Oh, and I love Art's cookbook (Back to the Table, right?)... there are some great recipes in there.

 

linda
March 24, 2005

i love your blog and am always exicted when i open it and - new food, new beautiful photo. thanks so much! i also have many many cookbooks. so many recipes,so little time! linchan

 

Laurel
March 24, 2005

These look so good and remind me of my Norwegian grandmother's sour cream "vaffler" as she said it. She served them from a stove top mold that allowed 4 heart shaped sections to come out hot and steaming, and doused them with fresh strawberries and whipped cream in spring and early summer. In winter, we spread her homemade current or raspberry jelly on them and still added the whipped cream. Many of the Scandinavian adults around me at that time (50's and 60") used to spread theirs with butter, sprinkle sugar over and roll up and eat. Nannny believed all milk products were good for children and neccesary for that desirable chubby red cheek look so we were never deprived of cream in any form. Lucky us! Thanks for the post :)

 

heidi
March 25, 2005

I stumbled across your site last week and I love it! Thanks for the waffle recipe...my husband and I often make waffles on the weekends when we're home so I will certainly have to remember this one.

 

Joyce
March 25, 2005

I, too, will dig out the waffle maker tomorrow and whip up a batch of these. Sound super.
I like to make a batch and freeze them - easy heat up in the toaster and they sure beat the 'store bought' brands!

 

Suebob
March 25, 2005

These sound good.

My favorite cafe, Linnaea's in San Luis Obispo, CA, used to have waffle night. They only had 2 waffle irons so it would take a long time to get your order, which was part of the charm...plenty of time to hang out and chat before your warm wonderful creation came to you.

The waffle bar idea sounds fabulous!

 

Susan
March 26, 2005

My husband sprinkles chopped pecans in the waffle maker as it heats up, then pours in the batter. The result is toasted pecan waffles...delicious with sliced strawberries, bananas, blueberries and whipped cream. We once owned eight waffle makers we aquired at various thrift shops. Then one Saturday morning we held a waffle maker test, and returned all failed makers to the thrift store. The older ones are already seasoned and produce great "crunch." Thanks for getting everyone excited about waffles!

 

artoeat
March 26, 2005

I never had fond memories of waffles- Mom would make them for dinner and scrape them off the non teflon griddle. My husban however was quite smitten with them and I bought him an iron one father's day. Voila!! waffle memories!! My favorite is a yeasted waffle from Marion Cunningham's Breakfast cookbook. I have seen it other places. It is made the night before with an addition of eggs the day you cook them. The batter is thin and delicious!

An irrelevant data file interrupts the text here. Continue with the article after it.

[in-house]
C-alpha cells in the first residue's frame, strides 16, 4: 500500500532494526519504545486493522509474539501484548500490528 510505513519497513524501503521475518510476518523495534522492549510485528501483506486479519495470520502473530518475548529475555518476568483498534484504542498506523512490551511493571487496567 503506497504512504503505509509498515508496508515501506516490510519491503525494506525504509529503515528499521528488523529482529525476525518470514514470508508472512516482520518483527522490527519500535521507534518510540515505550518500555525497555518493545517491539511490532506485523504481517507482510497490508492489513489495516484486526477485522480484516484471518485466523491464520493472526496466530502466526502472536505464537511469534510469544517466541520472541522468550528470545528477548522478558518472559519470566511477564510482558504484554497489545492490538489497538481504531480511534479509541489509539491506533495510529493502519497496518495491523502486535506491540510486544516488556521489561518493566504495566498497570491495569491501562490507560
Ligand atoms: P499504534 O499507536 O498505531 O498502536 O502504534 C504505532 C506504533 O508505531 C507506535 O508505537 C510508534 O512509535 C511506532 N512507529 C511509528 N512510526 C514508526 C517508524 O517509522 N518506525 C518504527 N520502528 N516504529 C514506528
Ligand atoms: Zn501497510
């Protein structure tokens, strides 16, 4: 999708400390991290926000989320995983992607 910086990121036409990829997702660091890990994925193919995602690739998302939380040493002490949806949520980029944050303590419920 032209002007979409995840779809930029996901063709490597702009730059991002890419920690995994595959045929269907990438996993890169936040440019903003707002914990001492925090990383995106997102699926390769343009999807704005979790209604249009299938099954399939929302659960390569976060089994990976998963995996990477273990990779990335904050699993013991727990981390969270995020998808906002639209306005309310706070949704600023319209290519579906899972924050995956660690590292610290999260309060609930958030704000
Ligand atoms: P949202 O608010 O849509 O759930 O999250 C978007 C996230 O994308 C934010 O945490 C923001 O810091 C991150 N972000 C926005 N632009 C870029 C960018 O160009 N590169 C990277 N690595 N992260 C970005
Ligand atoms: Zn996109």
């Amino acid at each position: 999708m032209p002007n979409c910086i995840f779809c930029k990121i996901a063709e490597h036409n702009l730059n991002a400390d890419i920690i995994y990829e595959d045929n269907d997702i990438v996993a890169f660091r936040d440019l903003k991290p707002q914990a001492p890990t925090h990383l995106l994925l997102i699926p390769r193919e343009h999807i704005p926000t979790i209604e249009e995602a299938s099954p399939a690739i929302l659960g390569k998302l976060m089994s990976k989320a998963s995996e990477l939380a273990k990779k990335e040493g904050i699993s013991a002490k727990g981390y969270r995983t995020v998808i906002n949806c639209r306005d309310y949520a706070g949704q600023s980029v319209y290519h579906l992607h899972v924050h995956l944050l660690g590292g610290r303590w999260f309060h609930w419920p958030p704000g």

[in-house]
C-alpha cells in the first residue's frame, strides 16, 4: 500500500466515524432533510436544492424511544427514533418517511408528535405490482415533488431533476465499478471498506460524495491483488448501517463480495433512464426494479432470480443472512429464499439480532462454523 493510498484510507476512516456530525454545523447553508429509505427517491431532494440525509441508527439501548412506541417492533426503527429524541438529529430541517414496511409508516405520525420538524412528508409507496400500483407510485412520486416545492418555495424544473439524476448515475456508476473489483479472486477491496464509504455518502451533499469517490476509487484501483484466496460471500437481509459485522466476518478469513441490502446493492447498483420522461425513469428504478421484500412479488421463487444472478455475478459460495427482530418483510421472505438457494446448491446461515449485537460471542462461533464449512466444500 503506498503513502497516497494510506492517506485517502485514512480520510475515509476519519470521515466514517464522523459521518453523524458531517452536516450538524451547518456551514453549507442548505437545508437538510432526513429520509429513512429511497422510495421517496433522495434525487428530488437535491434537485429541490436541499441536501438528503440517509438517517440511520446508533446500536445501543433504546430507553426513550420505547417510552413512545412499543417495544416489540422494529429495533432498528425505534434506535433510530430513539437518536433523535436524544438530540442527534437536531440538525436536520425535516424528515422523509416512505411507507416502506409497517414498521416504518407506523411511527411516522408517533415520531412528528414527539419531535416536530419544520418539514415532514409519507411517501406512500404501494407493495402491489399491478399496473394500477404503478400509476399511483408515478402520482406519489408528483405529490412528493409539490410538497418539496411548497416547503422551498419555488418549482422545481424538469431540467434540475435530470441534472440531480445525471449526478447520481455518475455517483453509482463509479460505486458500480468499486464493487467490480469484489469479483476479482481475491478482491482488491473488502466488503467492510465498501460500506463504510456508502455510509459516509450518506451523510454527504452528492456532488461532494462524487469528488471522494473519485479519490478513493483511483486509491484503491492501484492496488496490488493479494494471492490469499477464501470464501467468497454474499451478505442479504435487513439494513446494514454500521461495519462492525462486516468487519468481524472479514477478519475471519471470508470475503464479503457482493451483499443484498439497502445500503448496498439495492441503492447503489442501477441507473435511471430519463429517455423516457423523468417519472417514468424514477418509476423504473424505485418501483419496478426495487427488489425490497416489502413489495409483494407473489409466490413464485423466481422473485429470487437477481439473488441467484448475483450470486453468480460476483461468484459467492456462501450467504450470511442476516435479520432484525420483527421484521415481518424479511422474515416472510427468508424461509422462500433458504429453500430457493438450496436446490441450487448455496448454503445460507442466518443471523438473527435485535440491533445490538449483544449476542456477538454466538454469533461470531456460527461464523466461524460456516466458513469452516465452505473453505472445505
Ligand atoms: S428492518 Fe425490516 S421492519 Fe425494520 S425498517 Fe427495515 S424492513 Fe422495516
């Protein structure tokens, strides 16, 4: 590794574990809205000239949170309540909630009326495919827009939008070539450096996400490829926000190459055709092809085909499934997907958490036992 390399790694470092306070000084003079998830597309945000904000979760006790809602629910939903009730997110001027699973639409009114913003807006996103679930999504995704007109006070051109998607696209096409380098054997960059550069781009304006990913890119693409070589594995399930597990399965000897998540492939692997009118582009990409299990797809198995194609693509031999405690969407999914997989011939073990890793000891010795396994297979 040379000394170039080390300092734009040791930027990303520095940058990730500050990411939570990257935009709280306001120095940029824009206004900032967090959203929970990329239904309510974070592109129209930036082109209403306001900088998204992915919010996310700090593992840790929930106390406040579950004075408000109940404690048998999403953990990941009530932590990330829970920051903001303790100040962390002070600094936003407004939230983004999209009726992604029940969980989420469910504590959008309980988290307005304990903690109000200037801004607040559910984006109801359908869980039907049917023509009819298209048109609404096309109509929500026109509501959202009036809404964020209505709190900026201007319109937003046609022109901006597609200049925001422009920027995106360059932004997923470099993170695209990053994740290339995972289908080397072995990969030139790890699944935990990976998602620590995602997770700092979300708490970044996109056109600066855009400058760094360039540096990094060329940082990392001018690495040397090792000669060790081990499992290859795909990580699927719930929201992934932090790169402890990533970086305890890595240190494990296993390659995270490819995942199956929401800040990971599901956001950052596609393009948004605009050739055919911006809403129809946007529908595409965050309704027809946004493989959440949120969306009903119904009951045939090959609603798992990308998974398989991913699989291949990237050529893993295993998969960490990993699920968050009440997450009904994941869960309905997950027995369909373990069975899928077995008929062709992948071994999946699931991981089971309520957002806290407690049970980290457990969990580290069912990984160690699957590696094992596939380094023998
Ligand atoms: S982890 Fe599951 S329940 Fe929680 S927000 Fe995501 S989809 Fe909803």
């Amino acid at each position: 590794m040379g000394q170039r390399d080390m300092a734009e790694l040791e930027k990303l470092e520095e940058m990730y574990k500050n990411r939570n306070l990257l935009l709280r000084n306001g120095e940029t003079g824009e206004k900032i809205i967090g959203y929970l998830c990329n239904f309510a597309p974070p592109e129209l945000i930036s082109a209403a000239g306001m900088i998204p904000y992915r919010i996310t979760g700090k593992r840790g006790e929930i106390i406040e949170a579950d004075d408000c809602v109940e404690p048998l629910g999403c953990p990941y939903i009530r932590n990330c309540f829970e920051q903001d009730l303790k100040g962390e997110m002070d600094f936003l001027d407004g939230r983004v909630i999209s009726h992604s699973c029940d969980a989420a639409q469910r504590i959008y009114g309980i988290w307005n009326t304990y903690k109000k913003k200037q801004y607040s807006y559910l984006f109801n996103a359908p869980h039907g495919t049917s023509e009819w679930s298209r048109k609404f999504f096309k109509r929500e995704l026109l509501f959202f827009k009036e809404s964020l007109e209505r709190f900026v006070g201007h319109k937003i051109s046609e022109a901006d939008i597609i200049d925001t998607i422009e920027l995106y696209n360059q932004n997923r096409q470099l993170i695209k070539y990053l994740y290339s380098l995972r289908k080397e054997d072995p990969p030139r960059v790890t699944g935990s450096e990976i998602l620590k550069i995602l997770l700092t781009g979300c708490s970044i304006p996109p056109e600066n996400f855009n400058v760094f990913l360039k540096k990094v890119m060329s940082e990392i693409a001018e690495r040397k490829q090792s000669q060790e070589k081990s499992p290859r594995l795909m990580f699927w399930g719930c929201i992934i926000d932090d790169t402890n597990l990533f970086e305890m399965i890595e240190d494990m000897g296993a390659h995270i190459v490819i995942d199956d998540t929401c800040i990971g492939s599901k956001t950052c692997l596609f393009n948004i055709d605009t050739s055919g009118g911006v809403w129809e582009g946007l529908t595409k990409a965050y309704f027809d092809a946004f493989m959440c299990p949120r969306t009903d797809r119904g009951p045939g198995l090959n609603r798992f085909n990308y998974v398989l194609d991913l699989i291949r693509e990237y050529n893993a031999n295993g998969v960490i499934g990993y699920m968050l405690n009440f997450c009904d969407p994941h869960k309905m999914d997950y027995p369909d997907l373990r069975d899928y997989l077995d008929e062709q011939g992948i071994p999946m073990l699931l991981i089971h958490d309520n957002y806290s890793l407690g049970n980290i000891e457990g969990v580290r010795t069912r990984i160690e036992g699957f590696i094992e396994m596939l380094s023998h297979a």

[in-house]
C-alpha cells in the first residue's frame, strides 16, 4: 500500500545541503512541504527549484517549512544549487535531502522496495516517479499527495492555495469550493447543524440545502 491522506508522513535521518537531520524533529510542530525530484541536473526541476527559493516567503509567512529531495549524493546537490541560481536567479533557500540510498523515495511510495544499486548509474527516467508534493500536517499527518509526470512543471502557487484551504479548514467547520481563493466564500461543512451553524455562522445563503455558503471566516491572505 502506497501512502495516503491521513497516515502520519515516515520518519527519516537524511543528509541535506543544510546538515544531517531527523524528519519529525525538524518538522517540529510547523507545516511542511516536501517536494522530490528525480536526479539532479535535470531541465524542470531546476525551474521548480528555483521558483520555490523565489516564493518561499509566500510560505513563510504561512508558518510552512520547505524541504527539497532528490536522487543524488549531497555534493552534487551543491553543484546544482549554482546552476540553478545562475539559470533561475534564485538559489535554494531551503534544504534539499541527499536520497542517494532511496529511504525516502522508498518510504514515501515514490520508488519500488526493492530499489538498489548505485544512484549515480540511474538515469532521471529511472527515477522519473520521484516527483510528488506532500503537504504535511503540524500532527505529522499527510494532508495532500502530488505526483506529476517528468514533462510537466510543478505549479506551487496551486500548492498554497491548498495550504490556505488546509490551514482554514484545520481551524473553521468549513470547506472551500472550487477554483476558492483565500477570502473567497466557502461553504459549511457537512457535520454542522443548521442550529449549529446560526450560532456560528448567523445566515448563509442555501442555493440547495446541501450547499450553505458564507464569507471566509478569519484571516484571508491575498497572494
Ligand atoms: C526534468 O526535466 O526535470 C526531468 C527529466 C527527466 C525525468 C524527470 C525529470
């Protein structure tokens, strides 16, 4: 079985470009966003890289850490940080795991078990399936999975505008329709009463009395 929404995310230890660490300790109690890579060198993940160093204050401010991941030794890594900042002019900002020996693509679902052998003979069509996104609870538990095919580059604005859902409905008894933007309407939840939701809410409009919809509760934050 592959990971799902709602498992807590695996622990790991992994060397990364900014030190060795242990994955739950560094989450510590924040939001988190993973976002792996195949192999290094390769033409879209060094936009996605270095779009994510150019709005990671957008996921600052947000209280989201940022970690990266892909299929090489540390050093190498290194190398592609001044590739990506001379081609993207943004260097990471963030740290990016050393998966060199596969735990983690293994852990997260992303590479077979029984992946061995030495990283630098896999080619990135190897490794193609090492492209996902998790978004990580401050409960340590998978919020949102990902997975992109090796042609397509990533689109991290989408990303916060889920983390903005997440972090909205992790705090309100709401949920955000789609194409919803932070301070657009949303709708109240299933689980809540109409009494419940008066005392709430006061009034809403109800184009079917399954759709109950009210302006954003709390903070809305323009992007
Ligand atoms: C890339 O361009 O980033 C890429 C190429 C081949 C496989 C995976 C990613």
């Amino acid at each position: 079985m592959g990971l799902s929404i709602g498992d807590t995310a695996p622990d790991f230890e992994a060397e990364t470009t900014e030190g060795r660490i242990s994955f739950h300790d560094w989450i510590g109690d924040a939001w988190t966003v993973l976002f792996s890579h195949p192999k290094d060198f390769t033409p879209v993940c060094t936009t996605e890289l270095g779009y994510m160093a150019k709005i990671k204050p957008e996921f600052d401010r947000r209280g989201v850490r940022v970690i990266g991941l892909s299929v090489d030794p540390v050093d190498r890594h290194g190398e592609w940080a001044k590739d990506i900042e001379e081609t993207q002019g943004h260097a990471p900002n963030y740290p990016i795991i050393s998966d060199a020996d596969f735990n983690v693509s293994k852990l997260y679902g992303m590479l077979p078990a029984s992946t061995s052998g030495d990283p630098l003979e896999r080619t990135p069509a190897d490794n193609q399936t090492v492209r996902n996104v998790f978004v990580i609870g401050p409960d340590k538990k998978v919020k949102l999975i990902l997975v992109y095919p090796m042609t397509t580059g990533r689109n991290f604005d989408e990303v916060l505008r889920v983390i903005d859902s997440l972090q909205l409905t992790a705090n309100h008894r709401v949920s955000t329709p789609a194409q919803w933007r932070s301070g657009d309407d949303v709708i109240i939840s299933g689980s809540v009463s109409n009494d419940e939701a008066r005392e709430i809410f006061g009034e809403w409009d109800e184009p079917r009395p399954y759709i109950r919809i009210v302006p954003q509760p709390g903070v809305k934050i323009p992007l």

Michael
March 26, 2005

Great site, and lovely waffles. You are an inspiration for amateur cooks everywhere!

 

Florrie
March 28, 2005

Whenever I'm in the mood for something really homey like waffles, I turn to the good old Joy of Cooking. The buttermilk waffle recipe is outstanding - crunchy and golden-brown on the outside, custardy inside. It's especially delish (for the non-vegetarians out there) with crumbled-up bacon added to the batter!

 

Julie
March 28, 2005

I made the sour cream waffles from the Chronicle on Saturday. When I found out it was Swedish National Waffle Day, I knew I must celebrate.
I cooked them in my Belgian waffle iron--deeper holes than regular waffles--and they were so fabulous! Crisp on the outside, and almost custardy on the inside. Truly decadent. The recipe was a little different--no eggs and no sugar. I'd like to hear how they compare.

 

Rachael
March 29, 2005

I actually made buttermilk pancakes this weekend because it was only after I dusted off my poor waffle iron and poured in the batter did I remember that it needed to be oiled first (or buttered, or whatever) Needless to say the one waffle never came out and the whole silly contraption went into the garage-sale pile. I figure if I hadnt used it for 6 years, I am better off with the cupboard space! LOL.

 

Joana
March 29, 2005

Please forgive my ignorance, but I really must ask: what exactly is sour cream? I've seen so many recipes with sour cream and I still don't really understand what it is. Mind you, I'm from Portugal and oddly enough, I don't think we have that here. Or maybe we do... I just don't know what it is.
Have I said I don't know what sour cream is? Because I really don't.
Great site, yummy recipes! :)
Thanks!

 

Carry
April 2, 2005

Homemade waffles are such a treat. Next time you make them try Mark Bittman's recipe for overnight waffles (in How to Cook Everything). They don't take any more time than regular ones, you just make up the batter the night before instead of the morning of. In the morning, beat and fold in an egg white and throw them on the waffle iron. They bake up crisp on the outside and positively melt in your mouth.

 

Derek
April 8, 2005

I noticed you don't have any kids cook books listed. You should really check some out. We have one that has a great recipe for pancakes made with Yogurt. Great with blueberry yogurt.

 

Erica
April 26, 2005

For my upcoming wedding, instead of a wedding cake, I want to make a waffle tower. Does anyone know how to make one or where I can find a book that teaches me how to make one?... to feed 100 people?

Thanks
Erica